Our Last Day: Wandering Around Venice

Our Last Day: Wandering Around Venice

Day 92, 3 months, 13 weeks, any way you put it, it was the last day of our trip; a day I had not been looking forward to. Our plane was to leave at 9pm that night so we had one day left. We ensured our bags were packed before we headed out that morning to just explore and roam throughout Venice, something we hadn’t had a chance to do since we were here all those 92 days ago. With no real direction or desire we stopped to have a photo taken on the Rialto once again to help bring our trip full circle. We wandered over the bridge to Mercato de Rialto which is home to a fresh food market and the famous fish market. We continued walking away from the touristic areas taking lefts and rights to get us off the beaten trail. Often we found beautiful ways that opened to the Grand Canal and on occasion we ended up walking into dead ends but it was a lot of fun. We just wandered and it was great. We crossed over Ponte dell’Accademia a large wooden bridge near the Istituto Veneto di Scienze to visit the Peggy Guggenheim collection and Santa Maria delle Salute. We ended up taking a traghetto cross the Grand Canal. A traghetto is an empty gondola used to ferry passengers back and forth across the canal. While it wasn’t as romantic as a typical gondola ride, it was much cheaper and we still got a great view of the Canal from on the water.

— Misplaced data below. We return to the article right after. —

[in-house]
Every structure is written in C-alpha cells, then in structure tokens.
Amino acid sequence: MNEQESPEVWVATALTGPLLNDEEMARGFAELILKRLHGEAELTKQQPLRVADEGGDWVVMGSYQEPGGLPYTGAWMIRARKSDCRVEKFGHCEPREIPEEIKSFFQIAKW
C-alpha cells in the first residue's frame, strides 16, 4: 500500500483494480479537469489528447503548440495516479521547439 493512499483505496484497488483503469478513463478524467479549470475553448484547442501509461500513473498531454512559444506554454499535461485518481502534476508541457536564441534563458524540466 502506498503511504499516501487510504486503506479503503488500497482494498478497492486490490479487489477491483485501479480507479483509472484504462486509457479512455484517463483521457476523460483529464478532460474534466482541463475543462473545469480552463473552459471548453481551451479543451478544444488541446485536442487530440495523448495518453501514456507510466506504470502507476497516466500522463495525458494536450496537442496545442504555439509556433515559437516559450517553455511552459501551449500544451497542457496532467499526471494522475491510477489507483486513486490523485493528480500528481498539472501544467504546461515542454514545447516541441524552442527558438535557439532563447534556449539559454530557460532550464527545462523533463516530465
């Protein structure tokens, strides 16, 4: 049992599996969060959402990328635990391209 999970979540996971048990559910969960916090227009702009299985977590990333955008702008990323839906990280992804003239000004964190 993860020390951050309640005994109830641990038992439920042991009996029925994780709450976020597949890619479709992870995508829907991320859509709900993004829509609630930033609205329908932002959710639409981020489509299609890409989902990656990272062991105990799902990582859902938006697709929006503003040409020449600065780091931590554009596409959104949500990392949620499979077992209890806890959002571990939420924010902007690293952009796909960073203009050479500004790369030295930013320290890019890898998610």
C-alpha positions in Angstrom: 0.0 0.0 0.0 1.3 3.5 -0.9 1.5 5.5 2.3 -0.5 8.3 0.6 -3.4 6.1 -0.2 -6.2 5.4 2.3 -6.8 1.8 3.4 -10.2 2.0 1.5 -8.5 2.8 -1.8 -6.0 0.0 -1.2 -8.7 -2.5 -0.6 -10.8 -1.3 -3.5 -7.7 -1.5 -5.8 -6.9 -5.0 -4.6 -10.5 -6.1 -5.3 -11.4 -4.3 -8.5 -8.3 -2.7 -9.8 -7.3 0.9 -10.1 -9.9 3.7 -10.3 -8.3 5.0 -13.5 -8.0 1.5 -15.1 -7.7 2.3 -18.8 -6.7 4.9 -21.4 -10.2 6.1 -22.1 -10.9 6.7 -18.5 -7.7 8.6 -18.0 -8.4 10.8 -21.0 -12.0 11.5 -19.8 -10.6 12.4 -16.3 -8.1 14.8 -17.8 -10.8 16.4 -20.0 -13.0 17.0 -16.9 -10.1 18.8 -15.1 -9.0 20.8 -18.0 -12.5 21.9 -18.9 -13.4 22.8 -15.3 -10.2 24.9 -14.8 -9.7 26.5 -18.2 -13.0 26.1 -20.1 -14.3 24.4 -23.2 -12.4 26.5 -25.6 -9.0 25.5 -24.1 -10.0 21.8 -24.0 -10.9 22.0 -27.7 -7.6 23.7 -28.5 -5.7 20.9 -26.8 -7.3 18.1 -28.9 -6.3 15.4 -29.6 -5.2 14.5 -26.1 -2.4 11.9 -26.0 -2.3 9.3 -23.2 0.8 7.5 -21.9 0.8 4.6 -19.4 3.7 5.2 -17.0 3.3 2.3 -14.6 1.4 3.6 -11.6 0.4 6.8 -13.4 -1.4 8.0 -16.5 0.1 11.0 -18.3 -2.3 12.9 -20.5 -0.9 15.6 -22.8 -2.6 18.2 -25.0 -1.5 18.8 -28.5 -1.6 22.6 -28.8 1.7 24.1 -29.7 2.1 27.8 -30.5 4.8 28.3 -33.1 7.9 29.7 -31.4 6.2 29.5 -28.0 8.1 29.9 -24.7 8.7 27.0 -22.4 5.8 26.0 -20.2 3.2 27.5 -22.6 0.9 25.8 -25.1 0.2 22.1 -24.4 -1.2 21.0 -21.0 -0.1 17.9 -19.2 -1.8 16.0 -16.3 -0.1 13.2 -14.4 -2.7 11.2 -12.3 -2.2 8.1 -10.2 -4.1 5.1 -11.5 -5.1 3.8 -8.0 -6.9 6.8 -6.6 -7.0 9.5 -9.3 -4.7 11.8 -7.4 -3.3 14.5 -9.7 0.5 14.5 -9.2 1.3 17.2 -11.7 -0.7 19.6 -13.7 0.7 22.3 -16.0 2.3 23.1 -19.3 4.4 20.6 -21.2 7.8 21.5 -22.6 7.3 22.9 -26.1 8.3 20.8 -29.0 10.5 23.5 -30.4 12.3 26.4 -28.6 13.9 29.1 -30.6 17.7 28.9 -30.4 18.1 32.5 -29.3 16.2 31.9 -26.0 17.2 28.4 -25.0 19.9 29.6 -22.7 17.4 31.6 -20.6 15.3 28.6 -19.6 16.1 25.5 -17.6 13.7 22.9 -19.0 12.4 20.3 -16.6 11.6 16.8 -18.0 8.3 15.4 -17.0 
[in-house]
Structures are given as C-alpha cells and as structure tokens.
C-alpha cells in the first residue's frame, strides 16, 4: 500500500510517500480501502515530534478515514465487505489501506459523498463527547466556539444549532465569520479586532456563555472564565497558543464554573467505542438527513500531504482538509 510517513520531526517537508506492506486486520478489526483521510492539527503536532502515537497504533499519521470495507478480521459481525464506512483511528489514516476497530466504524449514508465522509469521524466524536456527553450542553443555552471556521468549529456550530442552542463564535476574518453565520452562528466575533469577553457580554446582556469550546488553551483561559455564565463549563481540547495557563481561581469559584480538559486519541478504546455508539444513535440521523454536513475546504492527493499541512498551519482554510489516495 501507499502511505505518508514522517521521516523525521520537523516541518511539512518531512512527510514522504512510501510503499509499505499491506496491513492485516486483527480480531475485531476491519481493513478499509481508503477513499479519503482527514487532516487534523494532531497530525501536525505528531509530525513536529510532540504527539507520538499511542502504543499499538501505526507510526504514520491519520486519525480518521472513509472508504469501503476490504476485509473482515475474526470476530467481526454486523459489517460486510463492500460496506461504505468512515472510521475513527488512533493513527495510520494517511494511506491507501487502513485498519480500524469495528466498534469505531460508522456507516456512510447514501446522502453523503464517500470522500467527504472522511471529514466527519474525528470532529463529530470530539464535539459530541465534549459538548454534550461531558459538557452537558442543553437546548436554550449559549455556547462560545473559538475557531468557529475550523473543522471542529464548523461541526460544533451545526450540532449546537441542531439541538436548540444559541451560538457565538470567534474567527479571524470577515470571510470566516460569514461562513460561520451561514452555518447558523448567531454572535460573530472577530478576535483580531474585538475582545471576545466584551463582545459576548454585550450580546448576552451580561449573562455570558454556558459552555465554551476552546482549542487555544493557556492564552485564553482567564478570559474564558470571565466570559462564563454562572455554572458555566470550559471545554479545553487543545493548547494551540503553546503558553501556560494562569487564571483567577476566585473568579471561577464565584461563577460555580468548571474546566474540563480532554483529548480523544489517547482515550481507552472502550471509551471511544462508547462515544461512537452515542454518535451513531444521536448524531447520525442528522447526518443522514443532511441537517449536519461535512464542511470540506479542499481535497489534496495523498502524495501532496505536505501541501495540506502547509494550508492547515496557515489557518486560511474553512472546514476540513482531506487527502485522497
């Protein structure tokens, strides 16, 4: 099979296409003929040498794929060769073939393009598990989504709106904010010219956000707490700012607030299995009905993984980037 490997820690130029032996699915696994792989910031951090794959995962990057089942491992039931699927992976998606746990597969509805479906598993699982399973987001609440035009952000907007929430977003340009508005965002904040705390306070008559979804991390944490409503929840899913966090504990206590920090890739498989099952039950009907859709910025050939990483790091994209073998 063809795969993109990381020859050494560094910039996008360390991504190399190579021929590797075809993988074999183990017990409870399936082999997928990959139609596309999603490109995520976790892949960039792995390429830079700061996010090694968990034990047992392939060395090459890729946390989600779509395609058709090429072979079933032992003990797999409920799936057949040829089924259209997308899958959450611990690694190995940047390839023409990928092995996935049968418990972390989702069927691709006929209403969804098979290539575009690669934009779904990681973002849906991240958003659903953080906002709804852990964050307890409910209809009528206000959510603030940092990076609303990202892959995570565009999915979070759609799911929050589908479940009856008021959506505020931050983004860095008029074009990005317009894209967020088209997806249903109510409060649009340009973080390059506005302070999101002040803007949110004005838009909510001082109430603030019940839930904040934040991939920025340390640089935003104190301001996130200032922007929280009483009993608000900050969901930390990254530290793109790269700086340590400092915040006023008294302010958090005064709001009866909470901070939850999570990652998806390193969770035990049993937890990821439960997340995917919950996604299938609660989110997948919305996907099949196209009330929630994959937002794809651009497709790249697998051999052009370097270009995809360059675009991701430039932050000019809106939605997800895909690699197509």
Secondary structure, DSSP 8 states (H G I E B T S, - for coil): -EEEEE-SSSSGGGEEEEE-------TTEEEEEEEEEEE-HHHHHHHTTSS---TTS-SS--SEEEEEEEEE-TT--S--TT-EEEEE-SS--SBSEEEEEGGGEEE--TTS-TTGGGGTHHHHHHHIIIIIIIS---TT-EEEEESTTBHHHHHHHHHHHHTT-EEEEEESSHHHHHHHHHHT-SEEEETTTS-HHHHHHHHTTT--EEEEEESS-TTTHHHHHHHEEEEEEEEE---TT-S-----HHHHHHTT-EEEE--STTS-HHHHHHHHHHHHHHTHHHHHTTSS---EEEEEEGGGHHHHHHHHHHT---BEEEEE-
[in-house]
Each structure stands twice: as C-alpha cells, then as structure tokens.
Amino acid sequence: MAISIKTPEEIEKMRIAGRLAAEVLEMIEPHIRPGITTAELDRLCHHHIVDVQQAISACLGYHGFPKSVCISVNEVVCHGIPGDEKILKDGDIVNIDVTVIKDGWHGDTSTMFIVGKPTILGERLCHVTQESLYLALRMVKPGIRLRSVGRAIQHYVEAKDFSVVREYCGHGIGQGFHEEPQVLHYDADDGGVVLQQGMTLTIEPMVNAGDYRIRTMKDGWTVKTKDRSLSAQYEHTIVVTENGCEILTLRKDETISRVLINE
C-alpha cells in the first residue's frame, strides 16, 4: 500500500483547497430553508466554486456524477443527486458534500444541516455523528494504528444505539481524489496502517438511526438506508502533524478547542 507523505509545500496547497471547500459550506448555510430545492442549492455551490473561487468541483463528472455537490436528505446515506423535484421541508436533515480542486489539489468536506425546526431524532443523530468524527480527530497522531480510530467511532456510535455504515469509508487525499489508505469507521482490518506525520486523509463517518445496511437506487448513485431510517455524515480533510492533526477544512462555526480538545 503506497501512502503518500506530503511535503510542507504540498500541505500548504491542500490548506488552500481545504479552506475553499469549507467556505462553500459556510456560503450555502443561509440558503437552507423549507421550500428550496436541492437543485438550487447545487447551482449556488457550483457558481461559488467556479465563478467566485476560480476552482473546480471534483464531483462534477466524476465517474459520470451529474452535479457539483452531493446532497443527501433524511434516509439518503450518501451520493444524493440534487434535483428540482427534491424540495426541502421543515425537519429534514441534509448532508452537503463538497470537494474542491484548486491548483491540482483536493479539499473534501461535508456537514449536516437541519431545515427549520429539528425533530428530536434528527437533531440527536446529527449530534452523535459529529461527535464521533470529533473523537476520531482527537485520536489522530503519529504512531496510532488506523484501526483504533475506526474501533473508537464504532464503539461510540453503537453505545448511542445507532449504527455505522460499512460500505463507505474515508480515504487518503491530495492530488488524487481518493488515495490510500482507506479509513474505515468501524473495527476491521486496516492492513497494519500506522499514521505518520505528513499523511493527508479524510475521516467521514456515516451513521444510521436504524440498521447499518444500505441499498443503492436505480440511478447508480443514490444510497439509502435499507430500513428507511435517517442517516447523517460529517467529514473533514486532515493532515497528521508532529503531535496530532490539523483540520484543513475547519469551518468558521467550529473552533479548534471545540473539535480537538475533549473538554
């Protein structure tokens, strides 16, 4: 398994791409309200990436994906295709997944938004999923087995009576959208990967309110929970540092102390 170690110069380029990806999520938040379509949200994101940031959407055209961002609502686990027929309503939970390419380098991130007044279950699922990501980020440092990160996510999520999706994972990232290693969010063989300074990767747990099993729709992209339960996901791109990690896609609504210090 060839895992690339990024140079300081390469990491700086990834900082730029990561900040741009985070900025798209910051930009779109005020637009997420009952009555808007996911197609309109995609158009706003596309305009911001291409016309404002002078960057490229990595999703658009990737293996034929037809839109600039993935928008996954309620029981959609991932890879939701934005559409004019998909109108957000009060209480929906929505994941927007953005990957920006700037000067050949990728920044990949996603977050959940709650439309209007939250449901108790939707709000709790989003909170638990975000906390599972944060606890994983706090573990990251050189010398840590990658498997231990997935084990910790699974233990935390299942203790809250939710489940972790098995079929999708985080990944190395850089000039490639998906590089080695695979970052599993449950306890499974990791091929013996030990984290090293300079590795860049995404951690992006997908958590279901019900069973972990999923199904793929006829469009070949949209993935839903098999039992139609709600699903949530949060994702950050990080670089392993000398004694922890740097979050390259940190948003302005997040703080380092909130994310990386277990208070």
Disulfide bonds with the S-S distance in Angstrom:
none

It was a beautiful day, sunny, and warm and everywhere we turned it was picturesque. To be honest it was a day I didn’t want to end. It was decided that we should eat before heading to the airport so we opted to walk over to the Castello district to dine outdoors along Via Giuseppe Garibaldi away from the hoards of tourists. We sat and enjoyed a traditional meal of pasta, salad, and a side of fried calamari with of course a few Spritz. We walked back to the apartment at a leisurely pace while enjoying the view of the waterfront one last time.